|Lady Wheatear at the Water End horse paddock, Friday (digiscoped)|
Not that I’m complaining really. Better a Wheatear than a whole lot of nothing-but-the-usual.
Yesterday, after a couple of Whimbrel briefly joined the Spotted Redshanks at College Lake, I followed in their wake, hoping something else might alight in the shallows. Optimism eventually gave way to a practical realism and I left the Octagon Hide to walk a circuit of the reserve. I was hoping for Cuckoo but, at this time of year, there’s an openness to the possibility that anything could turn up, anywhere. And so it did…
As I walked down through the scrub at the NW end of the reserve, I saw a flash of red as a bird flew from the fence line to a tangle of leafless bramble in the enclosure. It called and then I spotted it at the base of the bush, a beautiful male Redstart. At last! I had been looking for one of these for the past month or so and there he was, a blaze of orange and black and white, with those lovely slate grey upper parts. Unfortunately, I had only seconds to drink in the sight before he skilfully tucked himself away, completely out of view. I waited another 20 minutes but he’d studied the Redstart manual in skulking and there was no way he was going to give me another glimpse.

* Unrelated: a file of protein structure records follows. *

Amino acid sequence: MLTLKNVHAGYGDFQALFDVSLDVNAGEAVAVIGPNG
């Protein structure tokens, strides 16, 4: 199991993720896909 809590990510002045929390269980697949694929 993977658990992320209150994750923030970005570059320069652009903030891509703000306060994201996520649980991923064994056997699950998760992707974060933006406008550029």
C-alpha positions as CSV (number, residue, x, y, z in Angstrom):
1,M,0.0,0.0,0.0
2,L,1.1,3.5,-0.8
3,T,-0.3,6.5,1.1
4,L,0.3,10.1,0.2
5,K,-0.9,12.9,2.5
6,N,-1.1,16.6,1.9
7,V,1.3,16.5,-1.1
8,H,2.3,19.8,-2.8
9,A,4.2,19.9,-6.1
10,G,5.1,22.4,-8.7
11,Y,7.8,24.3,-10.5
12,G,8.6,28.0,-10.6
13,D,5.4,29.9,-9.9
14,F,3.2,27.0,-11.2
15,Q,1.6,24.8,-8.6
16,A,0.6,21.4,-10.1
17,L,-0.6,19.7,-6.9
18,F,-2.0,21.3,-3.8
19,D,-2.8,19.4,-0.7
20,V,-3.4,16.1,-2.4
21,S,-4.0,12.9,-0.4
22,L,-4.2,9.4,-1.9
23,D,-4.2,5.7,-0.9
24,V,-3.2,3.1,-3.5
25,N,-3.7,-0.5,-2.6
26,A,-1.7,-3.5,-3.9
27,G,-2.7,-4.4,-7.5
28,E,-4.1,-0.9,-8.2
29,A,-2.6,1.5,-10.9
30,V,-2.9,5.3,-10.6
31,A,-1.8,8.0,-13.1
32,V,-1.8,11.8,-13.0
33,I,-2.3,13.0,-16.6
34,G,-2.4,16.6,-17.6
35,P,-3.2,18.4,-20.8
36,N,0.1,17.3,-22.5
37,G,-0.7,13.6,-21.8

Still, nothing beats the thrill of the chance encounter with a hoped for passage migrant. I walked back along the west bank footpath, smiling, with House Martins and Sand Martins swooping barely a metre above my head, snatching insects from the air. The nippy NE wind had deterred every other butterfly except for a single male Orange-tip, my first of the season, which perched briefly on a pretty Dog-violet.
When I got up this morning, I was content with the weekend’s birding. Little did I know that the best was yet to come…. More on that tomorrow.